The Reality Dysfunction on a trip to my girlfriend's family in Norway. These books are ideal for travel. Huge but not taking up too much space in the suitcase. Although I was not overly impressed with the first novel in the Night's Dawn trilogy, my compulsion not to leave series unfinished kicked in so I decided to give him another shot. The Neutronium Alchemist is most certainly not free of the things that annoyed me in the previous novel, but I must admit it is as compulsively readable as the first one. It is still bloated though. In fact, the page count of this volume is even higher than that of the previous book. This series could have been so much better if it had been a bit leaner.
The dead are returning from a horrible limbo called the beyond and take over the living's bodies. The souls of these possessed are locked away in the recesses of the mind, always aware, but unable to influence matters. This horrible fate is bad enough, but the returned dead are also able to manipulate matter in ways science can't explain. They are extraordinarily powerful and have no intention of leaving or dying again. Faced with the double threat of an invasion of angry deceased and religious turmoil caused by the revelation of a horrible afterlife, the various factions try to pull together and come up with a strategy to deal with the greatest existential crisis in human history.
The situation is quite dire at the beginning of this novel. Possessed are overtaking one planet after another, usually wrecking them in the process. They are far from unified though. To illustrate that, Hamilton gives us three major points of view of possessed characters. Two of them are historical figures. Al Capone, whose syphilis wracked mind resumes to working order after being inserted into a healthy body. He has no clue how society developed since his death, but what he does understand is power. Soon he becomes a force to be reckoned with. Christian Fletcher, the Bounty mutineer, is pretty much his opposite. Well mannered and thoughtful where Capone is crude and decisive, he has quite a different view on what the possessed ought to be doing in the universe. A third, more chaotic point of view is presented by Kiera Salter, who is locked in a struggle for power with the mind of a habitat in orbit around a gas giant.
There is another possessed with a big role in the story. Quinn is turning into the Gollum of the series. He is clearly evil, but not aligned with any of the parties. He is in fact so purely bad that he is by far the most boring character in the book. He will use and discard anyone and anything to get nearer to his goal, which appears to be turning Earth into a satanic planet. Where Capone is building something, corrupt as it may be, Quinn just leaves destruction in his wake and doesn't look back. I hope Hamilton will find a better use for this character in the next book.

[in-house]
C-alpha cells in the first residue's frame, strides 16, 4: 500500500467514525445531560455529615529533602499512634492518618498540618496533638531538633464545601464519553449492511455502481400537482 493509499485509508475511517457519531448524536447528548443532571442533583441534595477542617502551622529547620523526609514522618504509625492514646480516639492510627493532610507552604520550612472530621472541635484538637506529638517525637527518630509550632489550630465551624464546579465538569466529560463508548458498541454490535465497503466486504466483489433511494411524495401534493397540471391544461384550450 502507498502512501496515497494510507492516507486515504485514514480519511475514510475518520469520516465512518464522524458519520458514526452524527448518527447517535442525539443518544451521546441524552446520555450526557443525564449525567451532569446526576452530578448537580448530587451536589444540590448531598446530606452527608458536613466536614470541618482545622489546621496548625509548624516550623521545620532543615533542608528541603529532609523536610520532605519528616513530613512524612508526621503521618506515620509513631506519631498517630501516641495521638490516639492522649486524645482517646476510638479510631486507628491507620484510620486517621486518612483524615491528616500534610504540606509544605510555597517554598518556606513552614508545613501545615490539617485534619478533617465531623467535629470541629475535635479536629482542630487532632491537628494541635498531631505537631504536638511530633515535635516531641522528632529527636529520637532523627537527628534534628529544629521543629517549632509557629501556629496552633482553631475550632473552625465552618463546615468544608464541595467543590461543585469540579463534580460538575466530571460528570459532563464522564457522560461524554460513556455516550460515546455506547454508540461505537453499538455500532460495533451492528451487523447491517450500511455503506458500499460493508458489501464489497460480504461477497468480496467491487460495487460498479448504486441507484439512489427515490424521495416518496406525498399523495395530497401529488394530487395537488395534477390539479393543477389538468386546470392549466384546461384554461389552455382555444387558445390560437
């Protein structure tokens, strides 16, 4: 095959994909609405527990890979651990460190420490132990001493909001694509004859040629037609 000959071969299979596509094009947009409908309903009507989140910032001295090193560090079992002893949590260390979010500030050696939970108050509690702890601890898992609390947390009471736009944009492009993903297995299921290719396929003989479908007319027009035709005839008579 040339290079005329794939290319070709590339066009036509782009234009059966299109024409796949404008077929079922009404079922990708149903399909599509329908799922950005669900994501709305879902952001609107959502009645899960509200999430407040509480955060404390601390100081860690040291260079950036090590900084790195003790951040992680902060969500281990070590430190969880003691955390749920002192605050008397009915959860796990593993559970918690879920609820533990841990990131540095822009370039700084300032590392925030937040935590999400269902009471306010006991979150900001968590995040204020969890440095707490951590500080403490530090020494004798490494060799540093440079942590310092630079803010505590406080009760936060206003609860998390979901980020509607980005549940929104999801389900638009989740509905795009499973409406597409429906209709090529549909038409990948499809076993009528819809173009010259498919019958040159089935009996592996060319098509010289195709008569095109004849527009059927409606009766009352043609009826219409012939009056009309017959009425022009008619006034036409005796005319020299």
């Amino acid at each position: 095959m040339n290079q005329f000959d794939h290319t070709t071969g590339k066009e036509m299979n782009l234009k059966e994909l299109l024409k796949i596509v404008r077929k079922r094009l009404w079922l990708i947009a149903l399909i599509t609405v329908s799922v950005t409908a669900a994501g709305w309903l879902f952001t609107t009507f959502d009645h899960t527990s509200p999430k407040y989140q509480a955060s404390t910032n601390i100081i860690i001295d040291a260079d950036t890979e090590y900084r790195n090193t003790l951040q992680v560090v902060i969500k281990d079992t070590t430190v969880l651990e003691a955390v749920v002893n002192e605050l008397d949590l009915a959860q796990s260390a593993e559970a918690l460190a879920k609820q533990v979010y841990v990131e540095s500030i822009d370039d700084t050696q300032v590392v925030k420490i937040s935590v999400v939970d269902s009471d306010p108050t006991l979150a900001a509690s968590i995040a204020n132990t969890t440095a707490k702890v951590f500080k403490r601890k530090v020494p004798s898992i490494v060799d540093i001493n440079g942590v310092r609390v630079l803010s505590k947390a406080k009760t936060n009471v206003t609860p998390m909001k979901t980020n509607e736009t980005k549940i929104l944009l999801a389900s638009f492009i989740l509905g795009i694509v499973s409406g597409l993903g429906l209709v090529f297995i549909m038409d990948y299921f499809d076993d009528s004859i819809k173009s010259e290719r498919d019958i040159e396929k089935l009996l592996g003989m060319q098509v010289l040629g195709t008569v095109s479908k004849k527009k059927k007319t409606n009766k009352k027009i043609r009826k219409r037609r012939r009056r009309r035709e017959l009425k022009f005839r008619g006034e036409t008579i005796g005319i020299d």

On the other side of the conflict it would appear most of the characters are busy chasing what appears to be a side plot. Captain Calvert is busy chasing a rogue scientist who knows the location of a weapon so powerful it can snuff out whole suns. He has half the intelligence officers of several other human factions on his tale. While I don't doubt this weapon, The Alchemist as the characters call it, will be important somehow in the next book, it seems like Hamilton is spending an awful lot of words on it while there are clearly other pressing matters to attend to. One good thing about this quest is that Calvert is too busy to have sex though. The apparently inevitable sex scenes are moved to Capone's sections, which I have to admit is somewhat in character, if still very much a male fantasy.
What bothered me most about the plot is how Hamilton tiptoes around the big philosophical questions his premise raises. There is a proven afterlife and apparently it isn't pretty. The two main branches of humanity each face their own challenges. The Adamists take their name from the patriarch of the large monotheistic relations. Their holy books will require some rewriting. The Edenists view death differently. They digitalize their personality and live on in the Edenist habitats. If their souls end up in the beyond anyway, what does that mean for the programming they leave behind? There is some interesting material here to explore and yet pretty much every character consciously ignores these questions. You'd think that somewhere in the 1,200 pages of this novel, a bit of reflection on these things could have been inserted. It would certainly have added a bit of depth to the novel.
Hamilton raises the stakes in The Neutronium Alchemist, as a middle book is supposed to do. It does more or less suffer from the same problems as the previous novel though. Bloated, repetitive and not very demanding. Although Hamilton tries to make it a multi-faceted conflict, he avoids the really big issue in the story in favour of politics and battles. That might be fine with some readers. I would have liked a little more from this novel but after The Reality Dysfunction, that was hardly what one could expect. Another beach read then. I think I will save the final volume for the next trip abroad.
Title: The Neutronium Alchemist
Author: Peter F. Hamilton
Publisher: PAN Books
Format: Mass Market Paperback
First published: 1997